Navy to Name New Oiler after Civil Rights Icon


Navy Secretary Ray Mabus visited Capitol Hill on Wednesday for a ship-naming ceremony in honor of a civil rights hero in Congress.

Mabus announced that the first of the Navy's new generation of fleet replenishment oilers will be named USNS John Lewis (T-AO 205).

Lewis, a Democrat, has represented Georgia's 5th Congressional District since 1987. He was also one of the "Big Six" civil rights leaders -- a list that also includes Martin Luther King Jr. -- was a chairman of the Student Nonviolent Coordinating Committee and one of the original 13 Freedom Riders. Lewis is a recipient of the Presidential Medal of Freedom, the most prestigious U.S. award given to a civilian.

At an afternoon ceremony in the Cannon House Office Building, Mabus said the naming was a fitting tribute to Lewis's accomplishments.

"As the first of its class, the future USNS John Lewis will play a vital role in the mission of our Navy and Marine Corps while also forging a new path in fleet replenishment," the secretary said in a statement. "Naming this ship after John Lewis is a fitting tribute to a man who has, from his youth, been at the forefront of progressive social and human rights movements in the U.S., directly shaping both the past and future of our nation."

Mabus added that the new class of oilers would represent the freedoms Lewis had defended for decades into the future.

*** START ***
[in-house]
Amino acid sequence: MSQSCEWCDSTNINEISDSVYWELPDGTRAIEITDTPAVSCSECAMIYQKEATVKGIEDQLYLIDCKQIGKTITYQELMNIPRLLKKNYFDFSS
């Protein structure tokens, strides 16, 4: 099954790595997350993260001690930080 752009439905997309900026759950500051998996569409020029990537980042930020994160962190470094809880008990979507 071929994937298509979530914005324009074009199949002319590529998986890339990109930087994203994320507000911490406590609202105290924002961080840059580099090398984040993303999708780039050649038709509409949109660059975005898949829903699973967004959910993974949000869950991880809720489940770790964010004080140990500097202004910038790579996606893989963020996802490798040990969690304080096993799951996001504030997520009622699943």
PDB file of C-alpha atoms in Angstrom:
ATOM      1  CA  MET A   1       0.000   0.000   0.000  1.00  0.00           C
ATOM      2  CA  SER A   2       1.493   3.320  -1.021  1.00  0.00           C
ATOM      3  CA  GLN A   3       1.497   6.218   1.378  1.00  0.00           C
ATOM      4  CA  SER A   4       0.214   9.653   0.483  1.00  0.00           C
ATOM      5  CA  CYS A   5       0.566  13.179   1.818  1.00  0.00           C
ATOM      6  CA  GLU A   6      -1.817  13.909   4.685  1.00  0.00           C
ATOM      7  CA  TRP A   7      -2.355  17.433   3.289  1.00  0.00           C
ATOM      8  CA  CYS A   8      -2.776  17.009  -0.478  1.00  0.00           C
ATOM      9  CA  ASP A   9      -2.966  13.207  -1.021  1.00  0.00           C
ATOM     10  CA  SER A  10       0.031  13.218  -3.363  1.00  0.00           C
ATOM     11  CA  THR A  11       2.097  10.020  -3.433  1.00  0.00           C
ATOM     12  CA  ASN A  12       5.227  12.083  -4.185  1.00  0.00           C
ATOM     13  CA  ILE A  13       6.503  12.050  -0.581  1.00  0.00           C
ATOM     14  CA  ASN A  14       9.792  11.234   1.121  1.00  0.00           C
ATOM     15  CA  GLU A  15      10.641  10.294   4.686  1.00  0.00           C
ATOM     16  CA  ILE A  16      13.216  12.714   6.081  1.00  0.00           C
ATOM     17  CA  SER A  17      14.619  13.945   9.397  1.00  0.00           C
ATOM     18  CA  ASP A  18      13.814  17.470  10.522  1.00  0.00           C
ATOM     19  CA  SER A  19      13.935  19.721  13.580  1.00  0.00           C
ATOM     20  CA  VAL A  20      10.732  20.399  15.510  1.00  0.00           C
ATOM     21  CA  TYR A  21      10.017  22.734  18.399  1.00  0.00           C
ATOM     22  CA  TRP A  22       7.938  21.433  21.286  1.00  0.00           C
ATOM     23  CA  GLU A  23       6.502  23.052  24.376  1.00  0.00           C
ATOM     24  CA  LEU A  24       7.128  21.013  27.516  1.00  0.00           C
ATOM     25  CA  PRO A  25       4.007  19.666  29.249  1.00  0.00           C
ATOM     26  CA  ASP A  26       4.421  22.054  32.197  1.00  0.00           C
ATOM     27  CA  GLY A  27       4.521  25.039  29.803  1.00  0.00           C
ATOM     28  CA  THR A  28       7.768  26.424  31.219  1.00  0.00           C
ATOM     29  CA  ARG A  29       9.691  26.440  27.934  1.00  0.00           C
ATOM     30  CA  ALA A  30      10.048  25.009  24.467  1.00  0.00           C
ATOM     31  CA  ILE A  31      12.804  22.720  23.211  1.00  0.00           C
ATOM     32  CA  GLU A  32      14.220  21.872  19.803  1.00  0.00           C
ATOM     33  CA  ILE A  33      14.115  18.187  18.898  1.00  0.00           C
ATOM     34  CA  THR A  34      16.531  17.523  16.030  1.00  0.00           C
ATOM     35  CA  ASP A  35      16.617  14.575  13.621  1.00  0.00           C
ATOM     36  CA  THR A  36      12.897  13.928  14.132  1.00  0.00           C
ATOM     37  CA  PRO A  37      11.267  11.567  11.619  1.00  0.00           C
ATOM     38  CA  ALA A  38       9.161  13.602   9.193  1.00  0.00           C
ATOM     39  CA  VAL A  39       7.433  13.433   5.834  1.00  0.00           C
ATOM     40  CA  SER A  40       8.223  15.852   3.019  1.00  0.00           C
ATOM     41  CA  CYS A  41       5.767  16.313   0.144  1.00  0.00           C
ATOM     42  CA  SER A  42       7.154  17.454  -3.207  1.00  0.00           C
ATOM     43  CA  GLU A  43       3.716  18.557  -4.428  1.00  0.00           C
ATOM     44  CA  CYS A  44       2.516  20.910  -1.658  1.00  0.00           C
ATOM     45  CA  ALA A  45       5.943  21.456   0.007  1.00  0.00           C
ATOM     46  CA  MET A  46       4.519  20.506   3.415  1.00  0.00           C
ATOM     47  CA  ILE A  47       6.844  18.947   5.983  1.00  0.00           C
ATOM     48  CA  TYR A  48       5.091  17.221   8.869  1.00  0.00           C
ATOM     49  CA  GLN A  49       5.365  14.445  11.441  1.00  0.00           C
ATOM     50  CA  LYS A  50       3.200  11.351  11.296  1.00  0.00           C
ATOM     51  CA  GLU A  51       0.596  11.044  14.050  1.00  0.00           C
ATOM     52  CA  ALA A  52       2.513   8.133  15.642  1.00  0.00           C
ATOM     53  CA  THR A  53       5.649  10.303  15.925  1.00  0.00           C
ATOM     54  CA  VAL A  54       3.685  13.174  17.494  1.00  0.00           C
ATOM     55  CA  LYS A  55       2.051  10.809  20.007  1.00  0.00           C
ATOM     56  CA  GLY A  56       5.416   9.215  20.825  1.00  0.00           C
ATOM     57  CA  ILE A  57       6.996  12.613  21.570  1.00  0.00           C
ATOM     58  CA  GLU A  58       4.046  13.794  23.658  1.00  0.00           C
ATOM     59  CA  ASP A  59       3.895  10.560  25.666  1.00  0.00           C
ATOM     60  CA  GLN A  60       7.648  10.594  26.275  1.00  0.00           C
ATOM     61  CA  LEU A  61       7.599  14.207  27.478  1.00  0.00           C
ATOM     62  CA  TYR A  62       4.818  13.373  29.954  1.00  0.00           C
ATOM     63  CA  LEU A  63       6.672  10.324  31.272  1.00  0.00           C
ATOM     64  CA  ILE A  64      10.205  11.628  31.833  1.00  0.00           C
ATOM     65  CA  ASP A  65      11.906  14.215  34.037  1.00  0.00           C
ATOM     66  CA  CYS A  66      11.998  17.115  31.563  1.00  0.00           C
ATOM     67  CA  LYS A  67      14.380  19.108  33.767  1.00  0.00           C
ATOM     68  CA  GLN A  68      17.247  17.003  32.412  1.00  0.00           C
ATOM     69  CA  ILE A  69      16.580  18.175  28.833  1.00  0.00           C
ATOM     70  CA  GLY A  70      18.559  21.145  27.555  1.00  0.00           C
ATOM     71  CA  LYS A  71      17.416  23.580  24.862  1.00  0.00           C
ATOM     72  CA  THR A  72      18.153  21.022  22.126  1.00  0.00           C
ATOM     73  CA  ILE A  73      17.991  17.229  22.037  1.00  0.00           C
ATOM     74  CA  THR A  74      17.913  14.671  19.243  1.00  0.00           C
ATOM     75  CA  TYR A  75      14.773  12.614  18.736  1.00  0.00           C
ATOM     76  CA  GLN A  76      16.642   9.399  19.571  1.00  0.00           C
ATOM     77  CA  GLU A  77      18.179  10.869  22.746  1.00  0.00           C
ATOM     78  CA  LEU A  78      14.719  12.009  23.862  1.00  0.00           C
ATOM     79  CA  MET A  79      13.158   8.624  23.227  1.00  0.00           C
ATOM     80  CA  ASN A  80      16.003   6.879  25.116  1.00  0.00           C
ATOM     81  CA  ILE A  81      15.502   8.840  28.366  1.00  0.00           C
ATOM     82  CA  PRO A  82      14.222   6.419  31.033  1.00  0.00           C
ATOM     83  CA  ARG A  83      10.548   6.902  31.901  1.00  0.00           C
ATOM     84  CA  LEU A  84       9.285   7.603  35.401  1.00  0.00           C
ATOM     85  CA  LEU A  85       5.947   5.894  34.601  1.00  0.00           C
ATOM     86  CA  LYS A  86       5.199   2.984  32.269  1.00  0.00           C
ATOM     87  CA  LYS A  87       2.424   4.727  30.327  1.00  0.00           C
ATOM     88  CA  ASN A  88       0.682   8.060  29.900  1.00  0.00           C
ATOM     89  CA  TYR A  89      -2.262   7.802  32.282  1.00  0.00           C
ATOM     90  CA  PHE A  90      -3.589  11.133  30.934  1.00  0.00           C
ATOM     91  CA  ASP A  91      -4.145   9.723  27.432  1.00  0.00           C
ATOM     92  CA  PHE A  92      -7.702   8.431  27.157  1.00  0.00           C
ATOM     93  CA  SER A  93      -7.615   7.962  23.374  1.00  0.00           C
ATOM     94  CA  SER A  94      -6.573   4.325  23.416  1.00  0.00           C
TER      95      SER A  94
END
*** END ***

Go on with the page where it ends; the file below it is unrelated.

"His example will live on in the steel of that ship and in all those who will serve aboard her," Mabus said.

The John Lewis will be used by Military Sealift Command to fuel ships underway and provide them with jet fuel for aircraft aboard and resupply. The last fleet replenishment oiler, the USNS Rappahannock, entered service 20 years ago in 1995.

A contract is scheduled to be awarded to build the John Lewis this summer and construction is slated to begin in 2018.

The Navy plans to buy a total of 17 oilers as part of the new fleet. The service included $674 million in its budget request for fiscal 2016, which began Oct. 1, for the first vessel in the class.

Two ship-builders -- Huntington Ingalls Industries Inc., based in Newport News, Virginia, and General Dynamics Corp., based in Falls Church, Virginia -- are expected to bid for the program.

The Navy has proposed bundling the oilers with other acquisition efforts including a big-deck amphibious assault ship and a new class of amphibious dock ships to boost competition and reduce costs.

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